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A mayor who built the branch libraries would be a hero

I am not interested in arguing the list. I have a pretty good feeling that my library can beat these other libraries. But that's what the cutters want, they want to pit us one neighborhood against the other. I imagine the West End library is still there because modernizers of the past, in an effort to bring the West End into the 20th century, flattened the neighborhood in the name of progress, dense urban living and a major road interchange. But instead of a modern neighborhood, the West End became an infamous name, and a symbol of everything that went wrong in urban renewal. Even our own Brighton library was a clunky modern replacement for a much-loved and mourned older building.

As we have read in many comments, the present library system has arisen not from a coordinated plan, but often in a haphazard manner. Many of the defenders of these libraries remember the older, better library too. As any visitor to the Copley library can see, the older section was obviously built by a wealthier society that knew much more about what looked good and what aged well. But we are left with what we have, and even the shoddy replacement Brighton library serves patrons.

I see the branch library as filling the segment which Christopher Alexander called "small services without red tape" in his book "A Pattern Language":

There is a great deal of literature on the way red tape and bureaucracy work against human needs...

...red tape can be overcome in two ways. First, it can be overcome by making each service program small and autonomous. A great deal of evidence shows that red tape occurs largely as a result of impersonal relationships in large institutions. When people can no longer communicate on a face-to-face basis, they need formal regulations, and in the lower echelons of the organization, these formal regulations are followed blindly and narrowly.

Second, red tape can be overcome by changing the passive nature of the clients' relation to service programs. There is considerable evidence to show that when clients have an active relationship with a social institution, the institution loses its power to intimidate them.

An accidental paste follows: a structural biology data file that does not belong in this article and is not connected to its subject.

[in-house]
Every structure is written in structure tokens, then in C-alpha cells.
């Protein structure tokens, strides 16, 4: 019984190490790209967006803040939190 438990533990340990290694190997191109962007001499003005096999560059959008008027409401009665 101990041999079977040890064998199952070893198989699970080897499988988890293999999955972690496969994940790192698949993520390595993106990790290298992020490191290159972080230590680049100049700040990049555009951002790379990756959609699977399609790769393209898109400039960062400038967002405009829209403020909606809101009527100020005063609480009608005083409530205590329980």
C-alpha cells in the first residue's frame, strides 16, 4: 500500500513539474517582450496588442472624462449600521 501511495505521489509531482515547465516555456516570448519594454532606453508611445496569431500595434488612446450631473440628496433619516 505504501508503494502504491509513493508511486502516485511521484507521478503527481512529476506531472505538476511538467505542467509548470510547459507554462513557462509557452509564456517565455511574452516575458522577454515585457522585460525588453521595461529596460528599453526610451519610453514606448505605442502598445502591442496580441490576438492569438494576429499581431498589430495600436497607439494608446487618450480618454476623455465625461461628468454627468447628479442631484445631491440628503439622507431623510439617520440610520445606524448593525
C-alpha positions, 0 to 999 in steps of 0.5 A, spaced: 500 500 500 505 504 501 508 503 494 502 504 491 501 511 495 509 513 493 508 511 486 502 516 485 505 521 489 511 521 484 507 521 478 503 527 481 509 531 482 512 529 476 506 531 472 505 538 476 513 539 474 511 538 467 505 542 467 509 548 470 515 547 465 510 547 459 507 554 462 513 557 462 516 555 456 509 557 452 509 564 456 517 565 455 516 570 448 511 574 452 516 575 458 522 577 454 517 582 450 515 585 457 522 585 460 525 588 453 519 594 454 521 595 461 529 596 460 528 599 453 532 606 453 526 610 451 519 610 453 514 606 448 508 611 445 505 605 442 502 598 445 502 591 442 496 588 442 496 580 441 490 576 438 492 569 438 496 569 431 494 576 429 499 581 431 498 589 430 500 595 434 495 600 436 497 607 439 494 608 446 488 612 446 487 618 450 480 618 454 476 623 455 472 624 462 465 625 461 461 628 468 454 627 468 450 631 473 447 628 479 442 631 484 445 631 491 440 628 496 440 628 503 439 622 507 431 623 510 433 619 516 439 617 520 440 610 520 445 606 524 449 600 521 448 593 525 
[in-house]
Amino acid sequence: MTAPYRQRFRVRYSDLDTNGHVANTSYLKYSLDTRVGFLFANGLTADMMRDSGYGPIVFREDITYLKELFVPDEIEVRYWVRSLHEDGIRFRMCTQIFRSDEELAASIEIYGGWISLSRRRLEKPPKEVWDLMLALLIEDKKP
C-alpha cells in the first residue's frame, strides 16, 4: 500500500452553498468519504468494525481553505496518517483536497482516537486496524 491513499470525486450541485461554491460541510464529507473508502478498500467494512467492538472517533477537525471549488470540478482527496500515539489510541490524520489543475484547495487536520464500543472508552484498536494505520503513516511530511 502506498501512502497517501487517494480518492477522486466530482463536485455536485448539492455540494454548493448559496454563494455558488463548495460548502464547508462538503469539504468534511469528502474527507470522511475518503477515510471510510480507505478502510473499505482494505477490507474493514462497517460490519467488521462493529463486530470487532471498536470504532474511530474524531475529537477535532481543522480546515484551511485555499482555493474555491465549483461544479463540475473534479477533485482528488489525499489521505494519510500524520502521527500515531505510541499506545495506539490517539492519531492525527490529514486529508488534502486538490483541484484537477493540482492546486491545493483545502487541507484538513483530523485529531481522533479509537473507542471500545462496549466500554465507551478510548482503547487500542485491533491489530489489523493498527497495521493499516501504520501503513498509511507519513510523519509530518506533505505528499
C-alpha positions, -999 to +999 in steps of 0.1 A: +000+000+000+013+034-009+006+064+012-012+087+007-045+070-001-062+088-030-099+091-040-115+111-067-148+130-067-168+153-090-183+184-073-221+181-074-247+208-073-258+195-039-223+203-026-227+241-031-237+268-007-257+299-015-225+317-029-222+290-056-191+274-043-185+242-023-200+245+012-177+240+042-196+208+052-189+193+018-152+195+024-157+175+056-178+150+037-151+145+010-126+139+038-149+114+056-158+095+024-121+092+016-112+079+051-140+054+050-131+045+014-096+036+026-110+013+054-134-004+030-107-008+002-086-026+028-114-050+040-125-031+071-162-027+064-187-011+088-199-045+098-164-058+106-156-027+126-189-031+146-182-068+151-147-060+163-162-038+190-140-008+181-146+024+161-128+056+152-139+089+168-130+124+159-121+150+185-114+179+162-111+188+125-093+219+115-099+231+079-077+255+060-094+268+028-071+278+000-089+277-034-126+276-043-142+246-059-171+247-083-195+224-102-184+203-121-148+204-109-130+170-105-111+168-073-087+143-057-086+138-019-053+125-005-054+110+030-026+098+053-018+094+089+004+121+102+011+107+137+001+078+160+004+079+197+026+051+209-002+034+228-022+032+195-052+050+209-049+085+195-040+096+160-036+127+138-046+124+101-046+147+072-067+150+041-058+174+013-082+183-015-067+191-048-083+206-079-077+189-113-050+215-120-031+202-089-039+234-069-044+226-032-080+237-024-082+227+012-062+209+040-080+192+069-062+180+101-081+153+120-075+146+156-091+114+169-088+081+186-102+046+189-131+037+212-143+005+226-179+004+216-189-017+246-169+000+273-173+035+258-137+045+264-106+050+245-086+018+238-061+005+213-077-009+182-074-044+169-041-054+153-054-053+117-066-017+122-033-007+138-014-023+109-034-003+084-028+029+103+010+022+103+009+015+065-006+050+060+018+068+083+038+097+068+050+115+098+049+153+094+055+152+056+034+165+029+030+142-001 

We have therefore concluded that no service should have more than 12 persons total (all staff, including clerks). We base this figure on the fact thas 12 seems to be the largest number of people that can sit down in a face-to-face discussion...

Now Alexander was not followed at the time, and modernization took a more destructive path, eliminating mid-level institutional buildings and so on. Taking it all onto the internet only compounds the anti-social effects. I think closing the branch libraries would be another step along a this discredited and destructive path. If I had the money I would build more branches. If the branches didn't exist, any mayor who built the present system would become a hero for the ages.

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I agree with much of this, and I think you are right when you say the older section of Copley and many of the now defunct libraries of the past are nicer than the present more modern ones (though the one Harvard built in Allston is great). I think this doesn't reflect a wealthier society of the past as much as, sadly, different values. Americans have lots of money, overall, notwithstanding the current crisis. The difference is that people don't want to pay for public institutions or services (taxes) except for war and highways. So we get less and less grand public services and institutions. Our libraries would never be built now, and our park system? No way, look at the greenway to see what meager funds and land would be given now if Olmstead were designing the emerald necklace now. Everything has to be supported by private corporations (that get tax subsidies, oddly) so the library or other service would have to support the corporations mission, making money.

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